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A cultured liver cancer cell infected with Hepatitis C. The virus, stained red, surrounds the blue-stained nucleus and is in the process of being reproduced by virus within the cytoplasm. Photo courtesy of Takahiro Masaki/UNC Lemon Lab.
Media contact: William Davis, 919-962-3405, email@example.com
Tuesday, Dec. 18, 2012
CHAPEL HILL, N.C. – Hepatitis C virus has evolved to invade and hijack the basic machinery of the human liver cell to ensure its survival and spread. Researchers at the University of North have discovered how hepatitis C binds with and repurposes a basic component of cellular metabolism known as a microRNA to help protect and replicate the virus.
In a paper published online in the Proceedings of the National Academy of Sciences Dec. 17, researchers in the laboratory of Stanley M. Lemon, MD, professor of medicine and microbiology and immunology and member of UNC Lineberger Comprehensive Cancer Center, the Center for Translational Immunology, and the UNC Center for Infectious Disease, outline the critical role the microRNA known as miR-122 plays in the life cycle of the hepatitis C virus.
A chronic blood-borne virus that attacks the liver, hepatitis C infects more than four million in the United States and more than 130 million worldwide. Deaths from the infection surpass those due to HIV/AIDS in the U.S. The virus is currently the leading factor in liver transplantation and a major cause of liver cancer, the third most fatal cancer worldwide and the ninth most deadly in the United States. Chronic hepatitis virus infections factor into more than two-thirds of liver cancer deaths.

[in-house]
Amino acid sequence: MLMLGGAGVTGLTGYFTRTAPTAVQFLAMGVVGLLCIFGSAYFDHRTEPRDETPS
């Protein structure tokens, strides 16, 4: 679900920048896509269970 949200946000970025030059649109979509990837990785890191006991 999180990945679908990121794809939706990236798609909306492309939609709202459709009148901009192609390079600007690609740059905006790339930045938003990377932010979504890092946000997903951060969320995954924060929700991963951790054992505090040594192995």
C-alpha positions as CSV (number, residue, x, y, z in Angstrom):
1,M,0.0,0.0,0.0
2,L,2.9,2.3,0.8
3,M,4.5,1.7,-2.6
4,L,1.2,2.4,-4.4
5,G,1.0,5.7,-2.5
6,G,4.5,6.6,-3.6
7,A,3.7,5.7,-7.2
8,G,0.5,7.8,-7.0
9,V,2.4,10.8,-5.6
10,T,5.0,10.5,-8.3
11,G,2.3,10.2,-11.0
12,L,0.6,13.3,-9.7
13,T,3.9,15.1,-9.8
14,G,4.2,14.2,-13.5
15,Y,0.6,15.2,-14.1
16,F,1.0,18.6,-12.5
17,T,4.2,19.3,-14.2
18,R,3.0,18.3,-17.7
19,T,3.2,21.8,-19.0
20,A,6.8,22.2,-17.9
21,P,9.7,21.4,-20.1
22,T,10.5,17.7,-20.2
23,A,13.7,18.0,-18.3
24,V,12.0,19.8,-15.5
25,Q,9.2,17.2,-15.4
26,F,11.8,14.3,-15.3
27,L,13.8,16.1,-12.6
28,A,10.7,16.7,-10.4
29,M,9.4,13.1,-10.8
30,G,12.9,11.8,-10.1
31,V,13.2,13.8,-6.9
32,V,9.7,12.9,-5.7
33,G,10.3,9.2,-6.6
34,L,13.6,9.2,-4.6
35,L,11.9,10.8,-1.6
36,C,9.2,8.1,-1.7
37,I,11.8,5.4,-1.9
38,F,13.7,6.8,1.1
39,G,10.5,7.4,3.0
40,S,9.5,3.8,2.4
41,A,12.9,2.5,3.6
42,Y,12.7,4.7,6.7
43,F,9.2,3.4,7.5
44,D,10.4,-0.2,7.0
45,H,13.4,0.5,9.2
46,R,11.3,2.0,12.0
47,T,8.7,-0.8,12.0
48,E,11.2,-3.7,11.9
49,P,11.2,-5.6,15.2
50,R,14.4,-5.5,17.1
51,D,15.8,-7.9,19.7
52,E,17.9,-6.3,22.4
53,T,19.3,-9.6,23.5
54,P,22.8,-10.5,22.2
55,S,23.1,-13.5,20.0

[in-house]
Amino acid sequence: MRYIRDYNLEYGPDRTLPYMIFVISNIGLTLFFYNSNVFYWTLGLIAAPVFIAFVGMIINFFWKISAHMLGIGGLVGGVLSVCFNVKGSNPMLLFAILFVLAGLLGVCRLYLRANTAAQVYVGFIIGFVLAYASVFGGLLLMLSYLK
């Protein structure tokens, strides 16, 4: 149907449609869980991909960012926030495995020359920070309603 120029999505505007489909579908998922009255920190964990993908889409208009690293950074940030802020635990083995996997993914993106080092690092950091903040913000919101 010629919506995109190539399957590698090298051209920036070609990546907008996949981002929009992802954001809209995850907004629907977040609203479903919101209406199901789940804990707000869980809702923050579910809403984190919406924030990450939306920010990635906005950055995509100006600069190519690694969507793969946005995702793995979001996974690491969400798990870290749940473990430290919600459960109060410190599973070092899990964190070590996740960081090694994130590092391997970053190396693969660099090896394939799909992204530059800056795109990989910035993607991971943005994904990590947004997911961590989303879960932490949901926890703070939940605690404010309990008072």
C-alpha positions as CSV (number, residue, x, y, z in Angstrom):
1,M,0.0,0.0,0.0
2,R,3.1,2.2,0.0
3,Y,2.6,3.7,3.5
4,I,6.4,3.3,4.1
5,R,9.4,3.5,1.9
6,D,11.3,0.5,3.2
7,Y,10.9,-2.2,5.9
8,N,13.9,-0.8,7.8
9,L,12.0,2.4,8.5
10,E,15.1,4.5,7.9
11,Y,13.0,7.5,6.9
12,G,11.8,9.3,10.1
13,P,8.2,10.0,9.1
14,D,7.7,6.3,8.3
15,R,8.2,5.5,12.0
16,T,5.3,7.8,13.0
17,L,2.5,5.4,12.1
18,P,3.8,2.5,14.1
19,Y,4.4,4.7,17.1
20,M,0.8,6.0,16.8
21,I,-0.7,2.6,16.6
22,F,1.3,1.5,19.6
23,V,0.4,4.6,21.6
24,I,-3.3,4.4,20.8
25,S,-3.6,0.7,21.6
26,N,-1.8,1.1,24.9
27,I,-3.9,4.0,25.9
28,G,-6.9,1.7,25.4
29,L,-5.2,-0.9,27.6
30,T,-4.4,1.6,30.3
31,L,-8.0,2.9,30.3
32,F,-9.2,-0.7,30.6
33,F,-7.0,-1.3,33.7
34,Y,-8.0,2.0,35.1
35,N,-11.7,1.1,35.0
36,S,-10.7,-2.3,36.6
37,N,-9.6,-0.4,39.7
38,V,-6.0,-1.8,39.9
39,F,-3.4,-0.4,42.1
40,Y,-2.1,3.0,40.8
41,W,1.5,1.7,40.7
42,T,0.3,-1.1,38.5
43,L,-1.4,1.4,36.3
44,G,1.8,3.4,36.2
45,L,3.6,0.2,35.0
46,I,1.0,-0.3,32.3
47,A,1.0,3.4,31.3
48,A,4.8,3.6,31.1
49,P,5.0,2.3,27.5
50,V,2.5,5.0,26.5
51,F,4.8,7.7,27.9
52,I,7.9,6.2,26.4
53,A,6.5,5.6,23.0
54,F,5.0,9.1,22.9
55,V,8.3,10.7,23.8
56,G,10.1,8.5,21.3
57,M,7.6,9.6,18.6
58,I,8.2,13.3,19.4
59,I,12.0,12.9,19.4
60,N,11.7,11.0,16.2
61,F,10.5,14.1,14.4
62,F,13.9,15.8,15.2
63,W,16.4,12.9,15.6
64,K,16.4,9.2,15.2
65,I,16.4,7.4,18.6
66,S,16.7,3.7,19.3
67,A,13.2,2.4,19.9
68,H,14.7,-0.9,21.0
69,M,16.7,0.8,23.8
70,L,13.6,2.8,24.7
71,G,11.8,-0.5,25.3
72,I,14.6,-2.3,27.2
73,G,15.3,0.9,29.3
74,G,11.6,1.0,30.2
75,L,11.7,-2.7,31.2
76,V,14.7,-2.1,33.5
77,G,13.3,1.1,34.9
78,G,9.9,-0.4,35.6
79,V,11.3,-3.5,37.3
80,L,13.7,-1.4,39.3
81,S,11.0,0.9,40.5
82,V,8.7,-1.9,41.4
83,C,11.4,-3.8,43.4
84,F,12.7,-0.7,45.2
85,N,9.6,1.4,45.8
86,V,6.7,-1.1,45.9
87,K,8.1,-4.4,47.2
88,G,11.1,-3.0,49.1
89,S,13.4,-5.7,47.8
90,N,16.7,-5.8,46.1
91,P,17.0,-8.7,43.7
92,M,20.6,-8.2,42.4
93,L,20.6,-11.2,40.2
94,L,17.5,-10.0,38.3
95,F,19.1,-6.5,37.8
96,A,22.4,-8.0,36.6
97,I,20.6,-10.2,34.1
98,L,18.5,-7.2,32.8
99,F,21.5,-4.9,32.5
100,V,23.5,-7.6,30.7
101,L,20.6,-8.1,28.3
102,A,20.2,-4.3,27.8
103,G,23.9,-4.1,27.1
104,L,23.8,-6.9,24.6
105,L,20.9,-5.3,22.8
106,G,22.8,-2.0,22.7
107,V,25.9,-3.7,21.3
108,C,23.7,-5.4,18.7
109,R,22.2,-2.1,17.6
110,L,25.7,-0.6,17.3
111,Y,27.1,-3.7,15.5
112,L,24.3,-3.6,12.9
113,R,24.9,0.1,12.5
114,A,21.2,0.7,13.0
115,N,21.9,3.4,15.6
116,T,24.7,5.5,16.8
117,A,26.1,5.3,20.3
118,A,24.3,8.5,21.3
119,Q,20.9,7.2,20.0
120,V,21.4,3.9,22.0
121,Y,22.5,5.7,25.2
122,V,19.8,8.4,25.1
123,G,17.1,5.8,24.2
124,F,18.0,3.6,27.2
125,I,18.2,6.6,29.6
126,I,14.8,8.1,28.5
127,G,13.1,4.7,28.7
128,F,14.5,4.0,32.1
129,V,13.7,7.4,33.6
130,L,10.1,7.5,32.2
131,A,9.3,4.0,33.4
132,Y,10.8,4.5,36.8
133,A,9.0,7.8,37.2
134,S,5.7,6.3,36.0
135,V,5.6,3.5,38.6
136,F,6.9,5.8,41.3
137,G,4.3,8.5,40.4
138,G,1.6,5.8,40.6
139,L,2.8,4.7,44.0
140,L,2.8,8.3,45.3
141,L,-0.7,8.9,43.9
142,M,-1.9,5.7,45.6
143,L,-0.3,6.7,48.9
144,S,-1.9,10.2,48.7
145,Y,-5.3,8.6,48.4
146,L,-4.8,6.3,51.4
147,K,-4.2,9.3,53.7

“There is no cancer in the United States that is increasing in incidence as fast as liver cancer, and that is because of hepatitis C,” said Dr. Lemon.
One question has been why hepatitis C virus specifically targets the liver. The research of Dr. Lemon and his colleagues points to the interaction between the hepatitis virus and miR-122 as the explanation.
The human genome contains around 1,000 microRNAs, strands of cellular material that play a diverse role in regulating gene expression and cellular metabolism. In a healthy liver cell, the microRNA miR-122 regulates the activity and decay of numerous cellular RNAs responsible for the production of proteins. It normally functions to block protein expression or to promote degradation of RNAs in the cell. The hepatitis C virus genome is entirely RNA, but miR-122 acts on it in a completely different manner - stabilizing it and enhancing its ability to produce viral proteins. In effect, it promotes and protects the invader.
“MicroRNAs almost always promote the degradation of cellular RNAs. This is actually stabilizing the viral RNA,” said Dr. Lemon.
While Dr. Lemon’s team has explored the manner in which hepatitis C exploits miR-122 to protect the viral RNA in previous publications, the new research suggests a much deeper bond between the microRNA and virus. Hepatitis C RNA contains a site that binds directly to the microRNA, and the team has shown that the presence of miR122 is actually crucial for functioning of the virus. Dr. Lemon believes the virus has evolved a unique dependency and that it requires the host’s microRNA to reproduce.
“It is a relationship that is unique to hepatitis C and not seen, as far as we know, with any other virus,” said Dr. Lemon.
Because of the importance of miR-122 to the replication of hepatitis C, the microRNA presents a promising target for new drugs. The pharmaceutical industry has already begun developing therapies that target miR-122. Dr. Lemon said that his research will help explain the underlying biology behind why these drugs work and suggest new possibilities for treatment by targeting other enzymes and proteins that play a role in the interactions between the virus and miR-122.
“If you target miR-122 with a therapeutic that blocks its function or sequesters it so it is no longer accessible to the virus, the replication of the virus is severely impaired,” said Dr. Lemon.
This work was supported by National Institutes of Health Grants R01-AI095690 and P20-CA150343 and the North Carolina University Cancer Research Fund.